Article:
A simple realization with which I have had to grapple is the fact I am imperfect. Of course, the notion of one being “imperfect” logically implies the existence of the “Perfect,” against which the “imperfect” is compared. Considering a common understand that no one is without their flaws, a contradicting belief within postmodern thought is that one can be good while maintaining he or she falls short of perfection. My experience has been that this contradiction arises when so-called “good” persons are confronted with their own shortcomings. My intention is not to dialogue on the goodness (or lack thereof) of humanity. I only digress to transition to the position I am taking on the imperfect believer’s soul.
There are two ways to understand imperfect.
Understanding 1: English adjective, meaning “to be flawed, defective or incomplete.”
Understanding 2: Grammatical past-continuous tense, denoting a past action that was stopped or interrupted while in progress.
For the purpose of this post, I am taking some liberties with these two understandings. Not to say that the adjectival understanding isn’t adequate, it is just that its grammatical understanding is also useful to convey my thoughts here.
To be imperfect is to be unfinished in time, like a photograph is a captured moment in the past. Any past progressive action captured in that image remains incomplete. However, the moment of captured incompleteness may not be as incomplete as moments before. This is due to the progress toward completion, during which the moment was captured. The past may be incomplete in time, but it was on its way to completion, and so remains imperfect.
Thus is the believer’s soul.
Philippians 1:6 says,
I am certain that God, who began the good work within you, will continue his work until it is finally finished on the day when Christ Jesus returns. (New Living Translation).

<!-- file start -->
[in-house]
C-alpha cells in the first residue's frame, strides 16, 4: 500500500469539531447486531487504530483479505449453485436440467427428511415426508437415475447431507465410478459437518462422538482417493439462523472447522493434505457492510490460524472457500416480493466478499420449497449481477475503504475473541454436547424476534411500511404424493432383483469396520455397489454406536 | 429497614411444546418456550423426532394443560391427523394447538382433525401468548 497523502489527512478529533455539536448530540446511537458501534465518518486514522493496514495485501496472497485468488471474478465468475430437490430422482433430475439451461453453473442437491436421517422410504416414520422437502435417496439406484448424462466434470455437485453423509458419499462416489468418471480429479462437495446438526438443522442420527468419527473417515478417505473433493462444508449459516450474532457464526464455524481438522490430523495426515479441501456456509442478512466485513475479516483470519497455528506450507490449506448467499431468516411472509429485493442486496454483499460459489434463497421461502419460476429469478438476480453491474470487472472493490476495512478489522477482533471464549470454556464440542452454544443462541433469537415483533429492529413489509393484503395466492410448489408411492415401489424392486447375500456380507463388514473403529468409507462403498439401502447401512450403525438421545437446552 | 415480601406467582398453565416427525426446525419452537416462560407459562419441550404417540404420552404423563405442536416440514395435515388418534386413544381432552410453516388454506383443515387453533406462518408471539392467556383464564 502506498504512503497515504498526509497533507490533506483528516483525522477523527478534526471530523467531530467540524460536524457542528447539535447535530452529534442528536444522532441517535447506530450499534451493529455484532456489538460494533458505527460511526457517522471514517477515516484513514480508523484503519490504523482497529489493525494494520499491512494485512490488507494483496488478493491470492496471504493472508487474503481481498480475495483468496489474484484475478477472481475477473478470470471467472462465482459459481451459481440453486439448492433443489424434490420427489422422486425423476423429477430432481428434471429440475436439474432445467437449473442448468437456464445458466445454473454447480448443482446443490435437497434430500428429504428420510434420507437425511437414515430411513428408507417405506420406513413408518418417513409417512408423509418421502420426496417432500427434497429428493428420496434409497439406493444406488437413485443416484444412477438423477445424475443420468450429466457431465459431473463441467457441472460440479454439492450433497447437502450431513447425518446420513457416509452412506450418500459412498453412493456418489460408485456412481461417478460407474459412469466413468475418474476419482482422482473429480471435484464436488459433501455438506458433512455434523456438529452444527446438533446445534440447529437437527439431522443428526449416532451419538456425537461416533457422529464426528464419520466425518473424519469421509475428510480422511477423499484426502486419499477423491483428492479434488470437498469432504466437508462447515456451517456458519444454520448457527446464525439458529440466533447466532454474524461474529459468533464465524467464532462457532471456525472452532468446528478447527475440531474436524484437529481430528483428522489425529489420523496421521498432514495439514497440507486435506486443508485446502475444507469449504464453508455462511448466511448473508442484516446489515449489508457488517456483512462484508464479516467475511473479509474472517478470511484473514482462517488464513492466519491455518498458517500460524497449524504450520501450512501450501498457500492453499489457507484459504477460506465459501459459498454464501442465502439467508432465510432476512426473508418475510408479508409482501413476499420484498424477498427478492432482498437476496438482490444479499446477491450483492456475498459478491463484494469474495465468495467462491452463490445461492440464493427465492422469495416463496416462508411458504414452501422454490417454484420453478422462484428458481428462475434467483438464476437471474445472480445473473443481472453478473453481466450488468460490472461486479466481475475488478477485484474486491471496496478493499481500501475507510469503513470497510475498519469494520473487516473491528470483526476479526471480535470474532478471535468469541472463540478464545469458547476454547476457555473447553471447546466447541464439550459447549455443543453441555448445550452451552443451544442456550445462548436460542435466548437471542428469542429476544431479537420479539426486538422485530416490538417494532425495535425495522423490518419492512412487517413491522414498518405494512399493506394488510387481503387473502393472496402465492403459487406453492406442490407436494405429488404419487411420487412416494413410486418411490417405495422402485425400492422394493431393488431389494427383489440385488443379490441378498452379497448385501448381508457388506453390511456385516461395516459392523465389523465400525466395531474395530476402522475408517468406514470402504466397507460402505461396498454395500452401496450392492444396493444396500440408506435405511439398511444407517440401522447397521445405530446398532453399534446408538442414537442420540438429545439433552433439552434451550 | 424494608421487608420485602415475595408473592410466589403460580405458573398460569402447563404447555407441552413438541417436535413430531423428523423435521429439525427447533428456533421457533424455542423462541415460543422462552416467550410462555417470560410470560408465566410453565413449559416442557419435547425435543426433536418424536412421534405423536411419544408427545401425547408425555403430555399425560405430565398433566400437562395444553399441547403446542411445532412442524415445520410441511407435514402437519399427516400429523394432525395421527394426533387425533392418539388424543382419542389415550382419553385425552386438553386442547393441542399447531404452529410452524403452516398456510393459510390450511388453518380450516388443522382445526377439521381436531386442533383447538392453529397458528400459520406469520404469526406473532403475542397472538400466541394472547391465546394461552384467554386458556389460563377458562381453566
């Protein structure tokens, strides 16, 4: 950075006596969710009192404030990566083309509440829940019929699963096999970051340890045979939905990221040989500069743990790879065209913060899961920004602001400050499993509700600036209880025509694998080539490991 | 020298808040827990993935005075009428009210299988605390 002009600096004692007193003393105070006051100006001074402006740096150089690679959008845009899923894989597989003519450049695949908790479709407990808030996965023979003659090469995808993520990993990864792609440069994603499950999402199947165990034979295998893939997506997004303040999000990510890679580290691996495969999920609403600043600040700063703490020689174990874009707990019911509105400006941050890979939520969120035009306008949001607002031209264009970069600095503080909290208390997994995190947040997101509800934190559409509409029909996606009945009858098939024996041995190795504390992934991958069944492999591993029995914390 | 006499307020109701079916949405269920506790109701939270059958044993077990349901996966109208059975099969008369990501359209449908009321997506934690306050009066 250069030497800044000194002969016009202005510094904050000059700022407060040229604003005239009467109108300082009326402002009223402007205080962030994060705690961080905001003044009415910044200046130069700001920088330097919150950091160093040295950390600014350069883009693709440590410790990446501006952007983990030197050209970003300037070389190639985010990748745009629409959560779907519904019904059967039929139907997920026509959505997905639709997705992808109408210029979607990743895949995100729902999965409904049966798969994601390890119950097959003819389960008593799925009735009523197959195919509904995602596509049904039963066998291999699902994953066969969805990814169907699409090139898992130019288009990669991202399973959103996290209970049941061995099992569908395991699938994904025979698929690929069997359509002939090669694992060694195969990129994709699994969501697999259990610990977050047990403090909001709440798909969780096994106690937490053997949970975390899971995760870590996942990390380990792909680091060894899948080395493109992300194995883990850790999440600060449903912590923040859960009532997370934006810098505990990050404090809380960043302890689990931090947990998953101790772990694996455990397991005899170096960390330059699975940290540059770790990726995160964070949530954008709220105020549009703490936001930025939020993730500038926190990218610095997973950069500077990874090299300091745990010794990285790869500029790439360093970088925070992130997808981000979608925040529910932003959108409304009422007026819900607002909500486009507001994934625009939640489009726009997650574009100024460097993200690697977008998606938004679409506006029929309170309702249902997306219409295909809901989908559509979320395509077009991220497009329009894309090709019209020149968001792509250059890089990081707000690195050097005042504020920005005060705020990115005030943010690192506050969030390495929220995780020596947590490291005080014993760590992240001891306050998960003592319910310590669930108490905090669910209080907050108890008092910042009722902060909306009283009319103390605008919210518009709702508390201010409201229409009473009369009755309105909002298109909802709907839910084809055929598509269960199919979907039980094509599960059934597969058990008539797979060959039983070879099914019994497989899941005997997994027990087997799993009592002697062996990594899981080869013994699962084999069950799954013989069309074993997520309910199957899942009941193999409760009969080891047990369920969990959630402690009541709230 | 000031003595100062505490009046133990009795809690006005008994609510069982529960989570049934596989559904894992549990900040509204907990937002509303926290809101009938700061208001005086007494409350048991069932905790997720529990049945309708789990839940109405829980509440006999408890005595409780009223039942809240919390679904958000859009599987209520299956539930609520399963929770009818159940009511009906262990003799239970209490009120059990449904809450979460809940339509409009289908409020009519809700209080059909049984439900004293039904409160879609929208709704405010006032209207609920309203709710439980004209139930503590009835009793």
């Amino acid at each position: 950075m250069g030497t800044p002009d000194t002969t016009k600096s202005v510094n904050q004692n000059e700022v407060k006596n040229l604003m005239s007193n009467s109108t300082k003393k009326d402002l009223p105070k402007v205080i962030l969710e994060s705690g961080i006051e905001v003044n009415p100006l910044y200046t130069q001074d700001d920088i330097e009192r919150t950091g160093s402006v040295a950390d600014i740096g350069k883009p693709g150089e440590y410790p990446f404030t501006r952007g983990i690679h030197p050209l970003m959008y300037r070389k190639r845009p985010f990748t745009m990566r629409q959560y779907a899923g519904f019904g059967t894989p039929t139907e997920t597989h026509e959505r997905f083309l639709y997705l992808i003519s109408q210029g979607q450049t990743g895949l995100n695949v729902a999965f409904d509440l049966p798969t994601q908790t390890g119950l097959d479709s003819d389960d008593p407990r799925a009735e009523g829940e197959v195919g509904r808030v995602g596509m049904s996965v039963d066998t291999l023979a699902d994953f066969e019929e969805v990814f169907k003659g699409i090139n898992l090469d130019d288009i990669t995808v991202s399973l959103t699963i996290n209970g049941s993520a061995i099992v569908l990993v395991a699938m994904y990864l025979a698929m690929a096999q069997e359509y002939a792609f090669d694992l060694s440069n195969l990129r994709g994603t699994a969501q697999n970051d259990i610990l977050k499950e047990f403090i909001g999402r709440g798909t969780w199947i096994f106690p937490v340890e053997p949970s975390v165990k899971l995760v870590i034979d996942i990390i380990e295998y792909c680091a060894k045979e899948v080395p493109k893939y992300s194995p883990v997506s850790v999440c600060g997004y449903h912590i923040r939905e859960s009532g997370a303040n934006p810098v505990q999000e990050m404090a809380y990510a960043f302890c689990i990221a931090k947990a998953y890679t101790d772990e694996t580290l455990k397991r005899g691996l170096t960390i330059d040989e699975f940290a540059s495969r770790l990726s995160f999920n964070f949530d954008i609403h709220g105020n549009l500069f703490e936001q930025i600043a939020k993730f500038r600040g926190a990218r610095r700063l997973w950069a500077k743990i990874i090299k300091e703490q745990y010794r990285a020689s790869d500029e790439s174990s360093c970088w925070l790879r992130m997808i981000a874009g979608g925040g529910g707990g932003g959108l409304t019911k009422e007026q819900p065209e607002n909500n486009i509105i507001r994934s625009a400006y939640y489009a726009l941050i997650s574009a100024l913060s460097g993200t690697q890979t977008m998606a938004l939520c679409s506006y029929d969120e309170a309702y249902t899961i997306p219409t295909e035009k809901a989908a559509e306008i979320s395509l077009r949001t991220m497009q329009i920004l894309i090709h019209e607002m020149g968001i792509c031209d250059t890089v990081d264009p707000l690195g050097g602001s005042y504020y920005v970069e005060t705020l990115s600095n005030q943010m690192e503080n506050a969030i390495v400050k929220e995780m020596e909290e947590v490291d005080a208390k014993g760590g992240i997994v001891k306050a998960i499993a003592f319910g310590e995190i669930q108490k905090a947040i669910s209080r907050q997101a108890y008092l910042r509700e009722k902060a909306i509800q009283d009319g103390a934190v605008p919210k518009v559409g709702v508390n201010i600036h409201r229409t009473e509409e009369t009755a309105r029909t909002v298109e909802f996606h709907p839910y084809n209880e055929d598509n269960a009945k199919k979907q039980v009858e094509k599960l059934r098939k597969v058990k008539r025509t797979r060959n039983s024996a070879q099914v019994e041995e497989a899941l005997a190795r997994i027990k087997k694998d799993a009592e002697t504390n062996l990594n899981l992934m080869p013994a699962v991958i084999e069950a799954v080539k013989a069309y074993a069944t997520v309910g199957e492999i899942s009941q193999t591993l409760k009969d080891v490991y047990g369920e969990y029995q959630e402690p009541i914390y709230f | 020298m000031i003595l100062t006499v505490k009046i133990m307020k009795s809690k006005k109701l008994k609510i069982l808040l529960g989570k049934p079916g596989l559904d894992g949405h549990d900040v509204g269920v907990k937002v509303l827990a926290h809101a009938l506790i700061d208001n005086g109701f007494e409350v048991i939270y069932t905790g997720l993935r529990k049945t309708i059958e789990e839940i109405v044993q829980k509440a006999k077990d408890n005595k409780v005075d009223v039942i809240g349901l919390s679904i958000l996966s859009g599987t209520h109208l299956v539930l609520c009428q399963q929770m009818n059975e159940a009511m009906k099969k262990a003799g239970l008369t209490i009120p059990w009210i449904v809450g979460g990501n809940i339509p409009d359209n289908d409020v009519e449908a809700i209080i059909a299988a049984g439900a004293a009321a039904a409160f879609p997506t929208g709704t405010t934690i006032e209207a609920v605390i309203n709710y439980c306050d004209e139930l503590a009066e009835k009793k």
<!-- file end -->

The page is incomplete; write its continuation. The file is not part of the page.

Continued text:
This is to say that no faithful believer on this side of Heaven is perfect, but remains in a constant state of progression toward perfection. Another way to understand this, perhaps, is that a faithful believer remains in constant progression toward the Perfect. Once more, allow me to direct toward the contrast between what is imperfect versus what is perfect. For there to be imperfection, there needs to be an ultimate perfection against which to compare, or progress toward.
Christians understand perfection as being fully in God’s presence, or to be fully transformed to His character. Likewise, the Perfect is Christ Himself, whom is referenced in Philippians 1. Therefore, any snapshot of my life (and the life of all faithful believers) between now and the time of Christ’s return is a capture of imperfection: being made complete, but not having reached completeness.
This means I am still flawed, defective and incomplete, but am on the road to completeness. Regardless of the criticism I may receive from others in the area of my deficiencies, I must hold to this view of myself. Likewise, I must recall that any progression toward perfection that I reach has nothing to do with my own efforts. Paul’s proclamation in Philippians 1:6 echos the Old Testament prophet Isaiah.
And yet, O Lord, you are our Father.
We are the clay, and you are the potter.
We all are formed by your hand. (Isaiah 64:8, New Living Translation).
Because of God’s great love for me, He is forming me by His hands, for His purpose, just as a potter forms clay for one’s own purposes (see also Ephesians 2:10). Indeed, am incomplete, but I am in the process of being complete by the Master Potter, who is both Perfect and Good. He has a plan for my life and as long as I submit to His work, His molding, His shaping, I may be formed into the likeness He deems necessary.
Yes, I am imperfect! This is the most blessed status to be. So, I rejoice in the knowledge that the Perfect One is still not finished shaping me. Therefore, I will go on with great hope and great joy, calling myself “Imperfect Me.”
Isaiah 64:8, “And yet, O Lord, you are our Father.
We are the clay, and you are the potter.
We all are formed by your hand.” NLT